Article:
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Women Tend To Have A More Difficult Path To Immigration Than Men

Women Tend To Have A More Difficult Path To Immigration Than Men

Women immigrating to the United States and seeking citizenship tend to have a much different - and often more difficult - experience than their male counterparts.

Requirements in the system and built into various immigration processes make it difficult for women to make a solid immigration case. A study by two researchers over the course of a decade discovered a broad range of variables that contribute to this, including:

  • Men are often considered the primary breadwinner and therefore have an easier path to immigration and citizenship, while women are often forced to wait on their husband or male relative's immigration status.
  • Women often do not have the career or education opportunities that men do in their country of origin, making it more likely for them to be considered a dependent. It's also less likely that they could obtain an employment visa.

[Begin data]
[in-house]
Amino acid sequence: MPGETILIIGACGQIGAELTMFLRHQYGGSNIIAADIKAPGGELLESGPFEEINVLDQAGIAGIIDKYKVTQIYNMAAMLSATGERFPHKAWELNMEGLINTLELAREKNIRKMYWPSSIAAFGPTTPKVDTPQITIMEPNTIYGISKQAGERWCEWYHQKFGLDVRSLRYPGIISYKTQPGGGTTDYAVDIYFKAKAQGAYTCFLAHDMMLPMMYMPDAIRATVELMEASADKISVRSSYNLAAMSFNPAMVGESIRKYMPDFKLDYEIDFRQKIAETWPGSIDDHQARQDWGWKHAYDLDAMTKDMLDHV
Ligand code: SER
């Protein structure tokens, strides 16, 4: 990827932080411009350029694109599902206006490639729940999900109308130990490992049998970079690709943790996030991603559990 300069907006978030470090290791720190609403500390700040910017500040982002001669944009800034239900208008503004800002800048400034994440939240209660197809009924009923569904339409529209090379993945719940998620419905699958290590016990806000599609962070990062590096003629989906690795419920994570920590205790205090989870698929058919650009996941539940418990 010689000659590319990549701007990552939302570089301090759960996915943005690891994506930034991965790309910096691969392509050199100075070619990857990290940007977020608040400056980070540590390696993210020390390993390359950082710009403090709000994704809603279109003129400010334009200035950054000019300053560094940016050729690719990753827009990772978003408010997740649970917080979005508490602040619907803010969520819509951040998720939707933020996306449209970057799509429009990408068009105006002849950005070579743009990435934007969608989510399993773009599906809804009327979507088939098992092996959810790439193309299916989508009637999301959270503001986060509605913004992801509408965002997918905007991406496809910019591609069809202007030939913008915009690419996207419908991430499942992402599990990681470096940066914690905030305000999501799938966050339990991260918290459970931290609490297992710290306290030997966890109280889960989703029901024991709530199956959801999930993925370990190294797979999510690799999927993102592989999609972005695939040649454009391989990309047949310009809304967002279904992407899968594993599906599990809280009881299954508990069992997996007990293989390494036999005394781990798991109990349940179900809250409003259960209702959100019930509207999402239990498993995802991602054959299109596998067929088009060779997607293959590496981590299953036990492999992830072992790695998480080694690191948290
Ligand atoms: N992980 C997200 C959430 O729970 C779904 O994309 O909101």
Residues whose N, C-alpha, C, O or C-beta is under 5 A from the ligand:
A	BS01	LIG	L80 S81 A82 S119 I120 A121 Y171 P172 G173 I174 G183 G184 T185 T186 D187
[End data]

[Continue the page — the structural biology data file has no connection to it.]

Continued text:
• While the Violence Against Women Act (VAMA) was designed to allow women in dangerous situations to immigrate on their own, there are often requirements, such as proving cohabitation with a violent person, that are difficult to meet since that person is often in control of bills and issues related to residence.
  • Women often have a hard time proving the need for asylum since the treatment of women in their country of origin is so systemic.

Women can improve their chances at immigration and citizenship, including the time it takes to complete the process, by working with a skilled immigration attorney who understands the dynamics of the system and how to work around them.

Attorney Mana Yegani is trusted throughout the Houston area for her ability to get results. She focuses on immigration solely and understandings the issues women face in the immigration process, offering solutions for overcoming those obstacles.

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